So what is it that makes Lizzy love Darcy?

In Austen’s original, she claims to never want to see him again then is forced to go to Pemberley. While there she hears of how excellent of a master, landlord, and brother he is. Then, moments later she runs into him, and he treats her aunt and uncle with great civility. He calls the next day with his sister, proving his manners can be good on more than just one occasion. Elizabeth and Mrs. Gardiner return the call the next day, and Elizabeth briefly gets to speak with Darcy, but not privately. Who knows what might have developed after that, for the next day Elizabeth gets a letter from Jane about Lydia’s elopement. At the very moment, Darcy arrives at the Inn. During their conversation, Elizabeth feels her loss. She certainly loves him by then.

But was it just the effect of two days? We all know she jokes with Jane and says it was after seeing Pemberley’s grounds, but that is clearly just a joke. I’ve heard critics say she loved him for his wealth. And I’ve heard many fans say that seeing Darcy at Pemberley in the role of master was critical. Since I’m leaving out Darcy’s earthly belongings in this story, it must be clear that I don’t think they had much sway over Elizabeth.

Instead, I think what affected Elizabeth the most, was seeing Darcy still cared for her.


“Such a change in a man of so much pride exciting not only astonishment but gratitude— for to love, ardent love, it must be attributed; and as such its impression on her was of a sort to be encouraged, as by no means unpleasing, though it could not be exactly defined.”


I also think a theme important in the novel is the return of romantic feelings. I think after reading Darcy’s letter, and seeing that Darcy was not dishonorable, and therefore worthy of her hand, Elizabeth’s feelings began to change. She would not, however, call it love when she believed he no longer loved her, and she thought they would never meet again. Dear Charlotte had the right of it with this statement:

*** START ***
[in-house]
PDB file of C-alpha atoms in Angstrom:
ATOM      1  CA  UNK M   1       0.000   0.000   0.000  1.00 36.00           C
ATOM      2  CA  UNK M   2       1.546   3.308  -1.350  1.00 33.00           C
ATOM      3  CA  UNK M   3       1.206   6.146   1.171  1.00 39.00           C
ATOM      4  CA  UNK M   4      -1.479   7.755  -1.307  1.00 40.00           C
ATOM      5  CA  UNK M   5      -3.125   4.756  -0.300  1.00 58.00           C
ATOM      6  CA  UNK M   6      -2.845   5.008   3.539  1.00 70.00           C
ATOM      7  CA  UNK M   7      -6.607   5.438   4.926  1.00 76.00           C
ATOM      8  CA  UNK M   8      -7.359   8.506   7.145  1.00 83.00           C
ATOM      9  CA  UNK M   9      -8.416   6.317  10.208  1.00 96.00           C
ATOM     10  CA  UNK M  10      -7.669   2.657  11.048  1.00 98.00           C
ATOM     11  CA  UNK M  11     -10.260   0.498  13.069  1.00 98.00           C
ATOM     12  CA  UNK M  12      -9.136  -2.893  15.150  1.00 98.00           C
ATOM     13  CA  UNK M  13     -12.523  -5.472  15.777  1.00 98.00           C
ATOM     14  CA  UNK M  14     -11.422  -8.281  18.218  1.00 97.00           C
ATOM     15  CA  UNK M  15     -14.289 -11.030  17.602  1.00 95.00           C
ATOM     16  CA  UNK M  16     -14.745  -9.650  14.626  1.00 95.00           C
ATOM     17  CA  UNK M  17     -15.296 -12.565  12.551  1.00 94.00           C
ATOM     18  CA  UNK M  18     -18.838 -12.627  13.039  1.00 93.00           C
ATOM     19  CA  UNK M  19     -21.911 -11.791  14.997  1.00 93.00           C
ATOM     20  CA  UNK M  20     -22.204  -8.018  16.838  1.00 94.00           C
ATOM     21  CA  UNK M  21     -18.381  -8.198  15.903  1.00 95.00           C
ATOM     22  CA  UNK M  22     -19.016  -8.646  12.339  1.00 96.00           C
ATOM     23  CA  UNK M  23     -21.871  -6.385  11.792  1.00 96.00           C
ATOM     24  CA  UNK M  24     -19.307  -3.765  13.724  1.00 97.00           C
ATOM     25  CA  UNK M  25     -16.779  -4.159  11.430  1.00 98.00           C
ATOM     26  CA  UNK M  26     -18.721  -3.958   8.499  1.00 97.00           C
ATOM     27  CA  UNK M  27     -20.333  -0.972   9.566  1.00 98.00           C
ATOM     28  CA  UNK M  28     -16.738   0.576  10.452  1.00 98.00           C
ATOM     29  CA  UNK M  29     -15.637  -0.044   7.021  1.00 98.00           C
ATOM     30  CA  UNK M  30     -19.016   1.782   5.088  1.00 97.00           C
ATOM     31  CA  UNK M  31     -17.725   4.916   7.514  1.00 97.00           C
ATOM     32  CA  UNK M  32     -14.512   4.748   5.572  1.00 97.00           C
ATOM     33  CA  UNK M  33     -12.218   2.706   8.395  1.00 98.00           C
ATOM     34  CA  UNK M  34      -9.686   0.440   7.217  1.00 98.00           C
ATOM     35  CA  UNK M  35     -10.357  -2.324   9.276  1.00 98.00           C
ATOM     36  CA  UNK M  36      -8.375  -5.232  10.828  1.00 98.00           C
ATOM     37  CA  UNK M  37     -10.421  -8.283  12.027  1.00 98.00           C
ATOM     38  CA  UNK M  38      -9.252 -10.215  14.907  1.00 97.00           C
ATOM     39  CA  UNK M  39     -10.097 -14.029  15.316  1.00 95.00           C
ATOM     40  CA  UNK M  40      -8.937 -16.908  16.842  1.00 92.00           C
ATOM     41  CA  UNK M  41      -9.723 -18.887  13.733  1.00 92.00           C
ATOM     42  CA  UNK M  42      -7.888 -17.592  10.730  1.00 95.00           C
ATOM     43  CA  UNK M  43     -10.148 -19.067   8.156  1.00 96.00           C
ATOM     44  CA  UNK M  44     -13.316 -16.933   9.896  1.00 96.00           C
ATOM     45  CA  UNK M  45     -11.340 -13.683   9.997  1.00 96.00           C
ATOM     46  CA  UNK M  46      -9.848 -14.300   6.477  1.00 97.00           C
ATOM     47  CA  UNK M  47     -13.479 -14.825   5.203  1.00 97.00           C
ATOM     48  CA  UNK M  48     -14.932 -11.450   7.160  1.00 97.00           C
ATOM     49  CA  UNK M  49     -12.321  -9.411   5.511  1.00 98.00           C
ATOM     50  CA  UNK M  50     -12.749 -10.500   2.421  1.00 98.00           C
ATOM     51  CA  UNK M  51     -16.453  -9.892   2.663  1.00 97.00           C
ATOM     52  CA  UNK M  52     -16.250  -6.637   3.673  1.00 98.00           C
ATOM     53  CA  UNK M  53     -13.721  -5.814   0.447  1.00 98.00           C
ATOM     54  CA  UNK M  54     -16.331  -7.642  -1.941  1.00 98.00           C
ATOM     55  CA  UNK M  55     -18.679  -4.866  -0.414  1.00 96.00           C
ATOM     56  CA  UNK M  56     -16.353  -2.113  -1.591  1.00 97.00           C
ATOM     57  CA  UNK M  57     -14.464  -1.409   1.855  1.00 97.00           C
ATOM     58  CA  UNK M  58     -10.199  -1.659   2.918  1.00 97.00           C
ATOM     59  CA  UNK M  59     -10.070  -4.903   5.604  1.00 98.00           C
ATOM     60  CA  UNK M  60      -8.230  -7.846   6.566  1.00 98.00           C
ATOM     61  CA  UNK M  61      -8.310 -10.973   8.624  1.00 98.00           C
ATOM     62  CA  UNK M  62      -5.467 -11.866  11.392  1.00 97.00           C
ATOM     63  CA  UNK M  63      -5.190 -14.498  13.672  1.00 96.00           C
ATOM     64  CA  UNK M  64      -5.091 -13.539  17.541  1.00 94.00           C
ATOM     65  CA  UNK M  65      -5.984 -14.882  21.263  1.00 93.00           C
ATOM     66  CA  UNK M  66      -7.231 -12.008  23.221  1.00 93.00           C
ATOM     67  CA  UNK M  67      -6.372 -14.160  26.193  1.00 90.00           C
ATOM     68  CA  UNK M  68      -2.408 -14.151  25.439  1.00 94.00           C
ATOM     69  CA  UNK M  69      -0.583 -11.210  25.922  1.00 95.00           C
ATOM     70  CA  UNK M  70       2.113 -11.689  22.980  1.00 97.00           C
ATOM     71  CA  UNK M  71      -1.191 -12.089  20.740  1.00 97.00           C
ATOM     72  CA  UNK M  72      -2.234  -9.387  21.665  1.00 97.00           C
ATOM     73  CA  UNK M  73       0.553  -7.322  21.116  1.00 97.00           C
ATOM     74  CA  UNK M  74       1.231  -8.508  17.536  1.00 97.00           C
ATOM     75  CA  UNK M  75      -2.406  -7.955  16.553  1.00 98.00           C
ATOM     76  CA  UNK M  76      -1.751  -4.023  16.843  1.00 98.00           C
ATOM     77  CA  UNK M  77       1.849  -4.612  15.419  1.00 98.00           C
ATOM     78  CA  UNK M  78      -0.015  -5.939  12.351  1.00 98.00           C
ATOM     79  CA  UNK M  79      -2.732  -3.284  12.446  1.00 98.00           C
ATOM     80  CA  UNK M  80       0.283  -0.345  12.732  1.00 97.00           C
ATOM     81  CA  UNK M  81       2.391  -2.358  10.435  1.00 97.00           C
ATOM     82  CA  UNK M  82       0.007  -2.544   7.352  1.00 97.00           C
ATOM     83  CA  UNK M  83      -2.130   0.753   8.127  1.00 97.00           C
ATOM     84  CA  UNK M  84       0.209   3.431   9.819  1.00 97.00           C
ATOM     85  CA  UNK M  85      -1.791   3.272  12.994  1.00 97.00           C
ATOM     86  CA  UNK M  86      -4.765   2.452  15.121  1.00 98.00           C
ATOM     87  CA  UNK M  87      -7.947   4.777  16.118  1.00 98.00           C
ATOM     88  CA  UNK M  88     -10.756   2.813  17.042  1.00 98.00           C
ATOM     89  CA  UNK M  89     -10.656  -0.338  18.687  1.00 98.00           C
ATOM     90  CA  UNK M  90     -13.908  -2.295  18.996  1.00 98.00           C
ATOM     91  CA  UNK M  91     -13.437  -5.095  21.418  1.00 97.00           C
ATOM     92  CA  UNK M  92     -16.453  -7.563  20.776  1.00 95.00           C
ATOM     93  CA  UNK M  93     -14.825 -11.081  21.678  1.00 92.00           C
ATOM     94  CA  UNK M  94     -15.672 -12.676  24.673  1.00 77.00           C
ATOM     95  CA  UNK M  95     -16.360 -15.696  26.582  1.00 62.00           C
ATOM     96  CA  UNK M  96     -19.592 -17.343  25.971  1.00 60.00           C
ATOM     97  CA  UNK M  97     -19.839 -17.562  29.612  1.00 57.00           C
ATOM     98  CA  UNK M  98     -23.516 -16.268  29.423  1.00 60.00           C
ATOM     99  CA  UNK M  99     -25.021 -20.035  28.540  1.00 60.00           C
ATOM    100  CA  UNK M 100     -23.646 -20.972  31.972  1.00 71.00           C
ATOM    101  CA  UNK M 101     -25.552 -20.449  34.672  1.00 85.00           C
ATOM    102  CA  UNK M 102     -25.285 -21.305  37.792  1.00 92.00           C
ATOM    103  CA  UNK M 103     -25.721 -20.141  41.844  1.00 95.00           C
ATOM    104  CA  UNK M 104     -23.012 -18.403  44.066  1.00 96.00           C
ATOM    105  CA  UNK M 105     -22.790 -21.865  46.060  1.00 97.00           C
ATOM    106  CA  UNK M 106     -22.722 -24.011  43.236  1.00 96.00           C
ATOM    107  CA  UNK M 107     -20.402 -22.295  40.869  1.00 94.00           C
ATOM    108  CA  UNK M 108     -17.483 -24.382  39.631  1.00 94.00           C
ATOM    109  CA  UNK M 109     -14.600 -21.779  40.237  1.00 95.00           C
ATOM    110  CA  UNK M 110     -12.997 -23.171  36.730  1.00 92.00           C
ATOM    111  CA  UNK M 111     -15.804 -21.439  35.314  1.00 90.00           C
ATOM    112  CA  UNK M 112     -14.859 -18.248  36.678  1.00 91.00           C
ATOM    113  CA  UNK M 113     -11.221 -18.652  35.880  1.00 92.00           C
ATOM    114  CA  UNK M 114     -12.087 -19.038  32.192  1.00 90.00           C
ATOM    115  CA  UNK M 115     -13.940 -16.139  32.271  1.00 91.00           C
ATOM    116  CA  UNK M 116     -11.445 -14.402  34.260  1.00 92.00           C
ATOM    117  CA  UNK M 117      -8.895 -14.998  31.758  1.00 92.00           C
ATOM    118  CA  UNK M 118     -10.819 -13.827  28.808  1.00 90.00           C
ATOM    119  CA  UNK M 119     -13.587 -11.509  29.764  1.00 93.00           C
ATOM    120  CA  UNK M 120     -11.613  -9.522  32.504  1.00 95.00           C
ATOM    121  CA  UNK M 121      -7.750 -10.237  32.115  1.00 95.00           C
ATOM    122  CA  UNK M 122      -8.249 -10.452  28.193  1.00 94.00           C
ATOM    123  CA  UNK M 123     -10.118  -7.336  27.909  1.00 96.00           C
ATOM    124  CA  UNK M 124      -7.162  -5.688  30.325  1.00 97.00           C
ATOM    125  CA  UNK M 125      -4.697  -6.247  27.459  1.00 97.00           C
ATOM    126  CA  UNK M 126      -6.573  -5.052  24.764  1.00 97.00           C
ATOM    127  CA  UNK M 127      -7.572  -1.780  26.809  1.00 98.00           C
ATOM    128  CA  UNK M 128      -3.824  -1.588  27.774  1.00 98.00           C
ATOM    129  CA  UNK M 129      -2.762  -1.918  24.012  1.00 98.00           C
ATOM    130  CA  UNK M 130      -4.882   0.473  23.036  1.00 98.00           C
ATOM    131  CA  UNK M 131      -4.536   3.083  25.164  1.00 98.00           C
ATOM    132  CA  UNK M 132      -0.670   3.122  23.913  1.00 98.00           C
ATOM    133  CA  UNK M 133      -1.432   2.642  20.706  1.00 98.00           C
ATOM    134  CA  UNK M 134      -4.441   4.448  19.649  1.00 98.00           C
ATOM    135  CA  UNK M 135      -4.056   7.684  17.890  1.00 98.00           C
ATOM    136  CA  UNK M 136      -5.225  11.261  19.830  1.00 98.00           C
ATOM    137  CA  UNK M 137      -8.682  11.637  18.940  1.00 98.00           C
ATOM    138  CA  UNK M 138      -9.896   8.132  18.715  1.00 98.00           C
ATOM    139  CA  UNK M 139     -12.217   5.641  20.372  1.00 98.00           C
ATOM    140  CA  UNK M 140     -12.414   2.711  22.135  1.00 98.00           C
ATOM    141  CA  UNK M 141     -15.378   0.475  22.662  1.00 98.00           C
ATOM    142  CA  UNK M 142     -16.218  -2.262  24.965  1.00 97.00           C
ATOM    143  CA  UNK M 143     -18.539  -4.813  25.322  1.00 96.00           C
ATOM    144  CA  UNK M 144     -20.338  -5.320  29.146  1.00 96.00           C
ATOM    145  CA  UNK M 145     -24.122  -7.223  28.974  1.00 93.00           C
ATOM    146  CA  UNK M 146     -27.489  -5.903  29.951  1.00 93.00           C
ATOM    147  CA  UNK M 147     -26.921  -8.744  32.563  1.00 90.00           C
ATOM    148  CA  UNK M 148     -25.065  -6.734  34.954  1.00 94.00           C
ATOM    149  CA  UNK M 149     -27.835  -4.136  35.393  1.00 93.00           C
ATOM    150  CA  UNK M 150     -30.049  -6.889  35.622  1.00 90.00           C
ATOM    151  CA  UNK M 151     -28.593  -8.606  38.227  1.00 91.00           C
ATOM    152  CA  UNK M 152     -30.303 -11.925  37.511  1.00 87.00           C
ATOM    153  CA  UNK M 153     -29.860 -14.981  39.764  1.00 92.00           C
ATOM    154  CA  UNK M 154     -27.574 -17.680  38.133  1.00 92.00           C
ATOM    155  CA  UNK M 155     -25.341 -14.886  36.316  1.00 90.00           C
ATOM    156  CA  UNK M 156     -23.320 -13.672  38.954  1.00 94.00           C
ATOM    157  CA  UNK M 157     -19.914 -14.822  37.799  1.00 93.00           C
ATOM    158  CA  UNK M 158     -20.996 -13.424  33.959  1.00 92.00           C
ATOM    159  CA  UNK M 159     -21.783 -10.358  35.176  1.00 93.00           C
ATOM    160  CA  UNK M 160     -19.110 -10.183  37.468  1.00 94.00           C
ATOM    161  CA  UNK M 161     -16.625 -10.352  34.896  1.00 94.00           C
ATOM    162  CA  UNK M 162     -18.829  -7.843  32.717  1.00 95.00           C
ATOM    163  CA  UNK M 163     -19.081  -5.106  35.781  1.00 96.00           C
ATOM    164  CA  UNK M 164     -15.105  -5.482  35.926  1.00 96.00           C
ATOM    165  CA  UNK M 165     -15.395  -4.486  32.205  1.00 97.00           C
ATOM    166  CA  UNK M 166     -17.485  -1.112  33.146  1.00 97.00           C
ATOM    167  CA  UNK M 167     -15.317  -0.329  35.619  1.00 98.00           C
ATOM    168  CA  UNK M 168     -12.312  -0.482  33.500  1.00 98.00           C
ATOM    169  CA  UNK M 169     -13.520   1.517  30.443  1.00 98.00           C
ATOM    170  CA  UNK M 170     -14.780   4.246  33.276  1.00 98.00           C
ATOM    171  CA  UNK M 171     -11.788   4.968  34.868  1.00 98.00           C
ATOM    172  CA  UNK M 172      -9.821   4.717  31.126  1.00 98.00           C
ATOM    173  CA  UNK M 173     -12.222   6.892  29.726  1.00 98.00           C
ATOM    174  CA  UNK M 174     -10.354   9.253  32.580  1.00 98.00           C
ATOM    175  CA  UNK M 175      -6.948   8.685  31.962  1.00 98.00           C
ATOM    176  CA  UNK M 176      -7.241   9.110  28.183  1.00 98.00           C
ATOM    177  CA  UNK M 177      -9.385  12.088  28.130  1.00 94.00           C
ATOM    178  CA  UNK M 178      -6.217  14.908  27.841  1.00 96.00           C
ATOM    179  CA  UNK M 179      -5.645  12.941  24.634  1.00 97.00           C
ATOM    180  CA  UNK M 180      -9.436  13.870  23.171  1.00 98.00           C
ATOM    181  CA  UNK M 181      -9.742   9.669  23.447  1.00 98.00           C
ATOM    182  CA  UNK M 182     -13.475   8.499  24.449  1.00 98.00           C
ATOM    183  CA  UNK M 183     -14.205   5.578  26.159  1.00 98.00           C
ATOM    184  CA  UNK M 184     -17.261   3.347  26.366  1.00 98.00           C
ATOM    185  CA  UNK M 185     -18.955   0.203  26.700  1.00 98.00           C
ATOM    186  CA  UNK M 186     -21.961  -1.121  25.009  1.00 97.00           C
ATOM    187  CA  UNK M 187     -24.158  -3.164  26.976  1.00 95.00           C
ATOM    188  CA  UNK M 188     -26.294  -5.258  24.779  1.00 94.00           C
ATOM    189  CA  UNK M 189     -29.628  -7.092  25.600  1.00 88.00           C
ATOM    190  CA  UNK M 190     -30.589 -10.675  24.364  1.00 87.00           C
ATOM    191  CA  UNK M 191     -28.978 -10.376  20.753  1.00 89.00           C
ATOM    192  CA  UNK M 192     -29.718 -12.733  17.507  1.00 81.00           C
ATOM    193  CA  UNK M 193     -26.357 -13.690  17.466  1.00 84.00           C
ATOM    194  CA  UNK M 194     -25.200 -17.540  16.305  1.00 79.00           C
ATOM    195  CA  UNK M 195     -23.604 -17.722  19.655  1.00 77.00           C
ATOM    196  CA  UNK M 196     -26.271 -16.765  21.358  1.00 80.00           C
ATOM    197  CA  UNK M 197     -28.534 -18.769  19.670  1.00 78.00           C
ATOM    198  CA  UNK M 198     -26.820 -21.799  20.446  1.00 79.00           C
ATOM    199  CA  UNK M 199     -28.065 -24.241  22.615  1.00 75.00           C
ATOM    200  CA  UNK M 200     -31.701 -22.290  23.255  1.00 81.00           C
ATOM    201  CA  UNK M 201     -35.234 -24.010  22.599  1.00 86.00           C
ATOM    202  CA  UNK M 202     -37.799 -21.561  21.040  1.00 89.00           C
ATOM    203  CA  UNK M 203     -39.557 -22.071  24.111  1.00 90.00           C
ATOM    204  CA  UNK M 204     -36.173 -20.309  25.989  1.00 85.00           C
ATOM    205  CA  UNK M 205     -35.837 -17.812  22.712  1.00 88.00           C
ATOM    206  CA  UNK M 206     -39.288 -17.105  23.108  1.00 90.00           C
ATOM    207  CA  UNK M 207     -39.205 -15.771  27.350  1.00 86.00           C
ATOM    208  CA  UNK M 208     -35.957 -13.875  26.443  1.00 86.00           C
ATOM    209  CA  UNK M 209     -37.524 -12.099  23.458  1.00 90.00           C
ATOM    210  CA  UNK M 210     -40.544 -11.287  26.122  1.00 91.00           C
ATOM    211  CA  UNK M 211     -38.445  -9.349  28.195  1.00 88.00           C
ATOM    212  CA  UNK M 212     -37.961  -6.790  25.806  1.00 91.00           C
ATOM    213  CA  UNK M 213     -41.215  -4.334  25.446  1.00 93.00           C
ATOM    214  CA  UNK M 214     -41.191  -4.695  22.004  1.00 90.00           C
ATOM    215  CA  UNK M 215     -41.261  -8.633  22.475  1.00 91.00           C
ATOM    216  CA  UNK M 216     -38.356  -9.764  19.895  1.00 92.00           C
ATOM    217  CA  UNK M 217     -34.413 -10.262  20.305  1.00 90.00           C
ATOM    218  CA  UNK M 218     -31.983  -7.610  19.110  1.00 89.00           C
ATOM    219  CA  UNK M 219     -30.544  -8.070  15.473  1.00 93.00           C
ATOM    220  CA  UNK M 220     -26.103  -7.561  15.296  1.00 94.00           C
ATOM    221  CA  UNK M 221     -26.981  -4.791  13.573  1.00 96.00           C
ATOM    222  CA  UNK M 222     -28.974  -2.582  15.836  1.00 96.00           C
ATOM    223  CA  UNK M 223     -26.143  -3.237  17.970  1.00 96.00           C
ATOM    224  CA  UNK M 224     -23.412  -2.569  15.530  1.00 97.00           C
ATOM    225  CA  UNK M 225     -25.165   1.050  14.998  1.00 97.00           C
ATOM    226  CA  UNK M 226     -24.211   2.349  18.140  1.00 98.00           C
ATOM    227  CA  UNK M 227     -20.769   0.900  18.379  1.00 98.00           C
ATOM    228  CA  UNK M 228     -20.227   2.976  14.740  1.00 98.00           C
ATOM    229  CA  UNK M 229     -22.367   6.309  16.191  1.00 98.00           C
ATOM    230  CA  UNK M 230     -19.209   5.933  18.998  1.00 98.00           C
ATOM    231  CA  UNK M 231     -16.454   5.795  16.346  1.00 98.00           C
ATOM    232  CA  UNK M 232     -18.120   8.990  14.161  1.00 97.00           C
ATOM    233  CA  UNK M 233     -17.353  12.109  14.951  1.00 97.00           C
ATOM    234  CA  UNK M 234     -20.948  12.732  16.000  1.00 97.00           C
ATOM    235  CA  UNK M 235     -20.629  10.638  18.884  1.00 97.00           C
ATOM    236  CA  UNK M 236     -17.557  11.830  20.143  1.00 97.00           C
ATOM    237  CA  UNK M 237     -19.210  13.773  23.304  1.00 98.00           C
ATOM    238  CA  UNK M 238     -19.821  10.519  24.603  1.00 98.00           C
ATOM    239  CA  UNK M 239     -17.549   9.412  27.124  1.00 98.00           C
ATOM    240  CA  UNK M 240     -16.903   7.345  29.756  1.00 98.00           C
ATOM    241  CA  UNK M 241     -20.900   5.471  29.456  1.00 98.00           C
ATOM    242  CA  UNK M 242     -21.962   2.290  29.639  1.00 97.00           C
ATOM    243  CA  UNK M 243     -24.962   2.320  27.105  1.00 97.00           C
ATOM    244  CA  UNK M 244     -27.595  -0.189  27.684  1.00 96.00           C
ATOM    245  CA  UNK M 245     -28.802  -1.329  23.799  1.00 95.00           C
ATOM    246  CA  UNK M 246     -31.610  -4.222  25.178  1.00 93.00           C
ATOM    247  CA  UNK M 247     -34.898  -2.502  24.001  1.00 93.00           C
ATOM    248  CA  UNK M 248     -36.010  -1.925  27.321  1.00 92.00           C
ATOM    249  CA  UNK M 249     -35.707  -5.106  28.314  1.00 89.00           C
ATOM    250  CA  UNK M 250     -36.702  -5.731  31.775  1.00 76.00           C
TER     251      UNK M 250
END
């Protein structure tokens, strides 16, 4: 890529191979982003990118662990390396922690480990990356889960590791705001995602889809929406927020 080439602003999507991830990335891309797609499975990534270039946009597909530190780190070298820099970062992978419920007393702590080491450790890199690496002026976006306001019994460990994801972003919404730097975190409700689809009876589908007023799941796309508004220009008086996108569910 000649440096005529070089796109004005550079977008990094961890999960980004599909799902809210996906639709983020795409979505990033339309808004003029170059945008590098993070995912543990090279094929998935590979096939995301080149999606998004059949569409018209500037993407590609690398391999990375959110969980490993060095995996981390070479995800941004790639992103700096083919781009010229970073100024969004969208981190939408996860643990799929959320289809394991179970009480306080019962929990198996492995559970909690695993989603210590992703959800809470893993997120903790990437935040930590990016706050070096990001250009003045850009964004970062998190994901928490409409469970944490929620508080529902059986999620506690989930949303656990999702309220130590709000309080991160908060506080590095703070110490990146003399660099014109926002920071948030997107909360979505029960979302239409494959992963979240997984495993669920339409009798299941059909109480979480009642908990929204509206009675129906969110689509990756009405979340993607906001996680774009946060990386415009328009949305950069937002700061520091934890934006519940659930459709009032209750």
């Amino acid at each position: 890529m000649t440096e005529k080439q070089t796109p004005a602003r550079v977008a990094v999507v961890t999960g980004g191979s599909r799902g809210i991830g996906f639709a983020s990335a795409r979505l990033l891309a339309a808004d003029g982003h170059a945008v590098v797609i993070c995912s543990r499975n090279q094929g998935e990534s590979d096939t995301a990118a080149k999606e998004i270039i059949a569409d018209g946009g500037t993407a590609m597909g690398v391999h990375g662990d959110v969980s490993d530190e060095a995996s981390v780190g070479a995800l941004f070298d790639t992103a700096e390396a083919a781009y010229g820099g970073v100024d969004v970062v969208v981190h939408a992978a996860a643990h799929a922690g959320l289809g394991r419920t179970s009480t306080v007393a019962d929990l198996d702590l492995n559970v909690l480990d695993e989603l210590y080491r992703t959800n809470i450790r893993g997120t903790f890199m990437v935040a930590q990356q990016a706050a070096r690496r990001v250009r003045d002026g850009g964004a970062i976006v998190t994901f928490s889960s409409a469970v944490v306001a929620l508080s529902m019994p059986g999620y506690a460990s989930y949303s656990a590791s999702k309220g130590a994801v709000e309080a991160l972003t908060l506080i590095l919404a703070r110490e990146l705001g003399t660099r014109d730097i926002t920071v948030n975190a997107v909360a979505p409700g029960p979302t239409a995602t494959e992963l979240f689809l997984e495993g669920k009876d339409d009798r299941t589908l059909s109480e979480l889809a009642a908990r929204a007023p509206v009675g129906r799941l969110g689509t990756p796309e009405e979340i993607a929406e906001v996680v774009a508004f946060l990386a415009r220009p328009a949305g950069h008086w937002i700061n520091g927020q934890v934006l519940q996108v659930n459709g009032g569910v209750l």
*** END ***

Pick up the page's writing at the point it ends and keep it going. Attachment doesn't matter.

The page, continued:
“We can all begin freely— a slight preference is natural enough; but there are very few of us who have heart enough to be really in love without encouragement.”


And such is the case in Sufficient Encouragement, as the story begins with Elizabeth overhearing Darcy admiring her eyes. Of course, it’s not all a bed of roses. She does not welcome his attentions at first and later doubts his feelings are sincere, leaving her to feel all the more hurt for amending her own feelings. Like her Pride and Prejudice counterpart, my Elizabeth realizes once she’s set on the path of loving Darcy, she can’t shake it even when she fears it’s unreturned. And like Austen’s Elizabeth, mine comes to a moment where she finds the necessary courage to declare her feelings to Darcy.

But Pemberley? She’s really only interested in it for the sake of “privacy” with her husband.

Thanks for having me, Rita! I would love to know what readers think about when Elizabeth began to fall in love with Darcy. What was it that pushed her over the edge?

***Author Bio***

Rose Fairbanks hears book characters talk in her head. They whisper to her of a time when the sun never set on the British Empire. More than having a love story for the ages, these characters face struggles inspired by historical events such as market crashes, Napoleon, embargoes, Luddites, the Year Without a Summer and more. Merging historical research with the timelessness of Jane Austen, Rose currently has ten Pride and Prejudice variations published with several releases planned for 2016 as well as an original Regency Romance series in the works.

Rose proudly admits her Darcy obsession and addictions to reading, chocolate, and sweet tea. Always in the mood for a healthy debate, she also dearly loves to laugh. Having completed a BA in history in 2008, she plans to complete her master’s studies…someday. At the moment, having a career combining her life-long interest in history and research with her love for Jane Austen and the Regency Era consumes all of her professional time. When not writing or reading, Rose runs after her two young children, ignores housework, and profusely thanks her husband for doing all the dishes and laundry.

You can connect with Rose on Facebook, Twitter, Pinterest, and her blog:

***Blog Tour Schedule***

Daffodil flowers

4/16: Excerpt & Giveaway at Stories from the Past

4/17: Excerpt at My Jane Austen Book Club